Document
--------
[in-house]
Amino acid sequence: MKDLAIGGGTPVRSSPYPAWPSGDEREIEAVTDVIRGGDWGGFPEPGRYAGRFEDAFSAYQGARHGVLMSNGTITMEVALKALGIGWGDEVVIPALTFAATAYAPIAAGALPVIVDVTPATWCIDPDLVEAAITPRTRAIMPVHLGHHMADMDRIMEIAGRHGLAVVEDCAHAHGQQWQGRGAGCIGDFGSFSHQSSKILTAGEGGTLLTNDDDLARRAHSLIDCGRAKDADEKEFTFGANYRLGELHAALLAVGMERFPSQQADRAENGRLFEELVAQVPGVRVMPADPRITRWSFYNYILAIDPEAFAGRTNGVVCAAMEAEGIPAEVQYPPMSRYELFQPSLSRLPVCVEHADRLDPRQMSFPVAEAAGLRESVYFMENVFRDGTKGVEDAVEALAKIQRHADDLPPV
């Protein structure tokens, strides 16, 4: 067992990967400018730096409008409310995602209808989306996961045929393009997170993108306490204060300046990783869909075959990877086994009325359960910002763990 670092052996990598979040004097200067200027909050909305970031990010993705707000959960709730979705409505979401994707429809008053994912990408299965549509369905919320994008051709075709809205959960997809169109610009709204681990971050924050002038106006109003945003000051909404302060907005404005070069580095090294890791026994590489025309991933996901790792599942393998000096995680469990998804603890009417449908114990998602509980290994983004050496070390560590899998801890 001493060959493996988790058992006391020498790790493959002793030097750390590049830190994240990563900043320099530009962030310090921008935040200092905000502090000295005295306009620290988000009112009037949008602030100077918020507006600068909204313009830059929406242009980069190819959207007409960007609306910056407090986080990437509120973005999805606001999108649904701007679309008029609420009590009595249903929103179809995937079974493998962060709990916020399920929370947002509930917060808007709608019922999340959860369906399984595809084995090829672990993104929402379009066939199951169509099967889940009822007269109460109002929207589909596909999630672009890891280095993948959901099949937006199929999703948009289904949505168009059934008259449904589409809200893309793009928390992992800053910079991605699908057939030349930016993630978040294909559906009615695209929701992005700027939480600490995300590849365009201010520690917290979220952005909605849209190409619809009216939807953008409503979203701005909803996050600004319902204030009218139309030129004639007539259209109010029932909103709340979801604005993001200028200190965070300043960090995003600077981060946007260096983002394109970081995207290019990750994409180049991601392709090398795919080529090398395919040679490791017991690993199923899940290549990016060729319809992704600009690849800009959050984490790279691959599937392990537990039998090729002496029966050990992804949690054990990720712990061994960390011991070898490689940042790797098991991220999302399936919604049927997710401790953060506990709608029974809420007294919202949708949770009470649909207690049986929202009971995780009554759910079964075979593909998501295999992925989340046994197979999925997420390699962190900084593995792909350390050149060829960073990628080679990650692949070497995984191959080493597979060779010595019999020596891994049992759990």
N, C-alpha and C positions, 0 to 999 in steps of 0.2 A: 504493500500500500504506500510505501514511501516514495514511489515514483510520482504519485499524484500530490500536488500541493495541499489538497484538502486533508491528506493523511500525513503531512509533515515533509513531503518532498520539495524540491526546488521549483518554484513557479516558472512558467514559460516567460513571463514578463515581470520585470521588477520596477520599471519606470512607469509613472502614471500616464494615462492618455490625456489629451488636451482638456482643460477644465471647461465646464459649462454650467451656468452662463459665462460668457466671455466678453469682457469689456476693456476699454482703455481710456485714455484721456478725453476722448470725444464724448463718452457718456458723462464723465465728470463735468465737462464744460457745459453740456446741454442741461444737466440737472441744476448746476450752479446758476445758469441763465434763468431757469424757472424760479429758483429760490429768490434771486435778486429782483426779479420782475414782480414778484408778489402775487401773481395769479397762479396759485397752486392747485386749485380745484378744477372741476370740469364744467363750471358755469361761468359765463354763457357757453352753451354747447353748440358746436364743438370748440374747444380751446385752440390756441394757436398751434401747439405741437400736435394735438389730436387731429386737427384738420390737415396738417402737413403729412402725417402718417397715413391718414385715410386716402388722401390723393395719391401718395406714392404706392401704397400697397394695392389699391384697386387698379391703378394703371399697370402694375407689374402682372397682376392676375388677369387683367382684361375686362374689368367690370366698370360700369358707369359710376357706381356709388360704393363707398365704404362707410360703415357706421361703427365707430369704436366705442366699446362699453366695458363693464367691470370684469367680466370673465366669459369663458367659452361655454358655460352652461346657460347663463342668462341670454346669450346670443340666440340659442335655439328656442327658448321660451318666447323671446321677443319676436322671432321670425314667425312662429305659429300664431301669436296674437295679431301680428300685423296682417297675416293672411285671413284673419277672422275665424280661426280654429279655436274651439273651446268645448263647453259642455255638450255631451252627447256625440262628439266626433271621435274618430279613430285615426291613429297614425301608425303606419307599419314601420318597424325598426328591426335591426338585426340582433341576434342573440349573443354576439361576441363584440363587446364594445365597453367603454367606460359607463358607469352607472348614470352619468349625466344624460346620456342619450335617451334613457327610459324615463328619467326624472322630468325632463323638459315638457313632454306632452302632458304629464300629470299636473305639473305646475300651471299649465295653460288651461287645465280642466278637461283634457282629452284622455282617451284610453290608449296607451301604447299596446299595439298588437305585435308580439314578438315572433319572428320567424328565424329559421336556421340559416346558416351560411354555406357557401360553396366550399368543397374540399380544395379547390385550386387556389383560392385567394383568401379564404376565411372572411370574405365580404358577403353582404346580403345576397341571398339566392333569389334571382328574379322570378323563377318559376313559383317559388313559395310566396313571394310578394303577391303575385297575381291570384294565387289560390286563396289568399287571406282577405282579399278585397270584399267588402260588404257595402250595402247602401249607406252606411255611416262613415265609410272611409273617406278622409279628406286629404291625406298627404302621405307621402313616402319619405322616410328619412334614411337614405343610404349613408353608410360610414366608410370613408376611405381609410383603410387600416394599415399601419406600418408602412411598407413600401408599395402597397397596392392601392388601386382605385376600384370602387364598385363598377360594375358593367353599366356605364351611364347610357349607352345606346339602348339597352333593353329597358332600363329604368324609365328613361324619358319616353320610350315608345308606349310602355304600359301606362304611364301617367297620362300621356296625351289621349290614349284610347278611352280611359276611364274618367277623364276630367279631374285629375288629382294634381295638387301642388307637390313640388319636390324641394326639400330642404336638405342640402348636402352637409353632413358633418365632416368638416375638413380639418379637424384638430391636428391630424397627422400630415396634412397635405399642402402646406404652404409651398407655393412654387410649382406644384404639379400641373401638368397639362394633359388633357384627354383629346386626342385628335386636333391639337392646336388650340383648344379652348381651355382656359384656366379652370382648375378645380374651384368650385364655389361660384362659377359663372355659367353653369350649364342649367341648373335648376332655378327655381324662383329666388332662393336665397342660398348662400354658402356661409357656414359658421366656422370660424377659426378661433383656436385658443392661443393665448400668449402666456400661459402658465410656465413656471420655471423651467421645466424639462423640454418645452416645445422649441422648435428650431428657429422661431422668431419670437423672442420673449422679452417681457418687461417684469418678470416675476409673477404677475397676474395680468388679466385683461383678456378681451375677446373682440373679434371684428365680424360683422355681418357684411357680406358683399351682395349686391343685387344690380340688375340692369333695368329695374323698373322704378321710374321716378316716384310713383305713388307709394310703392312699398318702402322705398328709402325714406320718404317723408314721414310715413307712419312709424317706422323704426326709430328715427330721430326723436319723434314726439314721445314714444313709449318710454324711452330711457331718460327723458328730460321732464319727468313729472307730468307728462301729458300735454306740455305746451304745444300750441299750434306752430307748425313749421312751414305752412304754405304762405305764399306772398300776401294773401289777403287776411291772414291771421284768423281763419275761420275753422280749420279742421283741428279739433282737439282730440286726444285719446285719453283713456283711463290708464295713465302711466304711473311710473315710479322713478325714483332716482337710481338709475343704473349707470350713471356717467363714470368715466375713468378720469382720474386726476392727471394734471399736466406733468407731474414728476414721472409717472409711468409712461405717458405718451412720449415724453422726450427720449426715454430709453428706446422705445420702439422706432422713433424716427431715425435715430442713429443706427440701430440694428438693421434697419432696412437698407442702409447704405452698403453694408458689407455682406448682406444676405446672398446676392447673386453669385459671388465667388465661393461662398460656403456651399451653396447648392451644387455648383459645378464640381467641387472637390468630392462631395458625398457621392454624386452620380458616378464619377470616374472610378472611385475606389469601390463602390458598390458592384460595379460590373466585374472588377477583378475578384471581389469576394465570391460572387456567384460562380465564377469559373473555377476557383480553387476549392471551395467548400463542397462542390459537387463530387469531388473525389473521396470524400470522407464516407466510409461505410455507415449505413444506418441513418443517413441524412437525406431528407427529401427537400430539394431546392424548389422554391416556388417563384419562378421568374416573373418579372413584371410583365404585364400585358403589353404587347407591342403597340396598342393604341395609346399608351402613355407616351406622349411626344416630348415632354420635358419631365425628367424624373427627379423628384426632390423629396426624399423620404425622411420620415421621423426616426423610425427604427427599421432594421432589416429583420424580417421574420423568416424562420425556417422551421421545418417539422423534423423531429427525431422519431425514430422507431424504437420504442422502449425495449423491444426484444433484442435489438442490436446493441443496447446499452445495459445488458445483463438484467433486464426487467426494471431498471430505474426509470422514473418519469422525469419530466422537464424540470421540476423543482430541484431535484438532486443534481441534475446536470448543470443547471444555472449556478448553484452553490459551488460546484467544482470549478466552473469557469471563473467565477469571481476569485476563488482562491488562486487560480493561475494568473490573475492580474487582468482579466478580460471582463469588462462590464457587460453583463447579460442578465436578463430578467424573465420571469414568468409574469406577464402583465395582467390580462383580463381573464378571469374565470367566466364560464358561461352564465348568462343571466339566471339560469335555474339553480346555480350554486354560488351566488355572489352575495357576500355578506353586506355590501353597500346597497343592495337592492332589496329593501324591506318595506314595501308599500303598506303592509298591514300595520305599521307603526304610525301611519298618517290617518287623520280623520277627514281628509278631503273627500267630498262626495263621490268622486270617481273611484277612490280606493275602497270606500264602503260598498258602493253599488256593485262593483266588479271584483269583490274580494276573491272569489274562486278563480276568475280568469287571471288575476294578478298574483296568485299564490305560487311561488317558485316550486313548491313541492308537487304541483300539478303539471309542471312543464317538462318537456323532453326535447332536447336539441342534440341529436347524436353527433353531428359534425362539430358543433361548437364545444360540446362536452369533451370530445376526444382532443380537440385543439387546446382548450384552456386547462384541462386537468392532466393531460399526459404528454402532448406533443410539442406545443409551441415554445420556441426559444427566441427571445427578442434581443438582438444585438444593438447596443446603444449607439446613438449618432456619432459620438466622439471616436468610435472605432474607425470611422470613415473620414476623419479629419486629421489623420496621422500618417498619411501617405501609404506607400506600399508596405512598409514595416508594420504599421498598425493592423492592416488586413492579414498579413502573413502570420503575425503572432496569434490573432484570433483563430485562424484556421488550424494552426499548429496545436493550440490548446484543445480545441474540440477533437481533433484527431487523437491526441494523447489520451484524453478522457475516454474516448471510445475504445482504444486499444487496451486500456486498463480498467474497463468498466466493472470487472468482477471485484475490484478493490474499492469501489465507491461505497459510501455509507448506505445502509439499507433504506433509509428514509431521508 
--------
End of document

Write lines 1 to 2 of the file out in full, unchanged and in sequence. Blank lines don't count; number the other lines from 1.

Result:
[in-house]
Amino acid sequence: MKDLAIGGGTPVRSSPYPAWPSGDEREIEAVTDVIRGGDWGGFPEPGRYAGRFEDAFSAYQGARHGVLMSNGTITMEVALKALGIGWGDEVVIPALTFAATAYAPIAAGALPVIVDVTPATWCIDPDLVEAAITPRTRAIMPVHLGHHMADMDRIMEIAGRHGLAVVEDCAHAHGQQWQGRGAGCIGDFGSFSHQSSKILTAGEGGTLLTNDDDLARRAHSLIDCGRAKDADEKEFTFGANYRLGELHAALLAVGMERFPSQQADRAENGRLFEELVAQVPGVRVMPADPRITRWSFYNYILAIDPEAFAGRTNGVVCAAMEAEGIPAEVQYPPMSRYELFQPSLSRLPVCVEHADRLDPRQMSFPVAEAAGLRESVYFMENVFRDGTKGVEDAVEALAKIQRHADDLPPV